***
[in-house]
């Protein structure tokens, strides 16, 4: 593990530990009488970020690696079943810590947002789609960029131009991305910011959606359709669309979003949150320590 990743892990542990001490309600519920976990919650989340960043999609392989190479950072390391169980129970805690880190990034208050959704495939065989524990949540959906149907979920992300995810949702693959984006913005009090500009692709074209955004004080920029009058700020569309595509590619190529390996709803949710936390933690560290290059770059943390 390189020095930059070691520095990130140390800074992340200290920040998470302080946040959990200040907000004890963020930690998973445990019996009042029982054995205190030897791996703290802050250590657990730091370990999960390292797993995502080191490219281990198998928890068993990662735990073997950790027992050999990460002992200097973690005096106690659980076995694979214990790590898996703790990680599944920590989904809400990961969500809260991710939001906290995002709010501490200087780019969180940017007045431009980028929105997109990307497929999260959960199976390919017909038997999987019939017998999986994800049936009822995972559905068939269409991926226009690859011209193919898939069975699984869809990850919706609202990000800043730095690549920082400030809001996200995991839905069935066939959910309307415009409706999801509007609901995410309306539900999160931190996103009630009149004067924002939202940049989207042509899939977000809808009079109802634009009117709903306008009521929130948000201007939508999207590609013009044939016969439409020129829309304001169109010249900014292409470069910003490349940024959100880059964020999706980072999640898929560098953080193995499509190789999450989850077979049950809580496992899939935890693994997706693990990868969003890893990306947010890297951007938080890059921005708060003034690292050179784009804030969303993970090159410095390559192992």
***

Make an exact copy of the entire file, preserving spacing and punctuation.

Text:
[in-house]
């Protein structure tokens, strides 16, 4: 593990530990009488970020690696079943810590947002789609960029131009991305910011959606359709669309979003949150320590 990743892990542990001490309600519920976990919650989340960043999609392989190479950072390391169980129970805690880190990034208050959704495939065989524990949540959906149907979920992300995810949702693959984006913005009090500009692709074209955004004080920029009058700020569309595509590619190529390996709803949710936390933690560290290059770059943390 390189020095930059070691520095990130140390800074992340200290920040998470302080946040959990200040907000004890963020930690998973445990019996009042029982054995205190030897791996703290802050250590657990730091370990999960390292797993995502080191490219281990198998928890068993990662735990073997950790027992050999990460002992200097973690005096106690659980076995694979214990790590898996703790990680599944920590989904809400990961969500809260991710939001906290995002709010501490200087780019969180940017007045431009980028929105997109990307497929999260959960199976390919017909038997999987019939017998999986994800049936009822995972559905068939269409991926226009690859011209193919898939069975699984869809990850919706609202990000800043730095690549920082400030809001996200995991839905069935066939959910309307415009409706999801509007609901995410309306539900999160931190996103009630009149004067924002939202940049989207042509899939977000809808009079109802634009009117709903306008009521929130948000201007939508999207590609013009044939016969439409020129829309304001169109010249900014292409470069910003490349940024959100880059964020999706980072999640898929560098953080193995499509190789999450989850077979049950809580496992899939935890693994997706693990990868969003890893990306947010890297951007938080890059921005708060003034690292050179784009804030969303993970090159410095390559192992």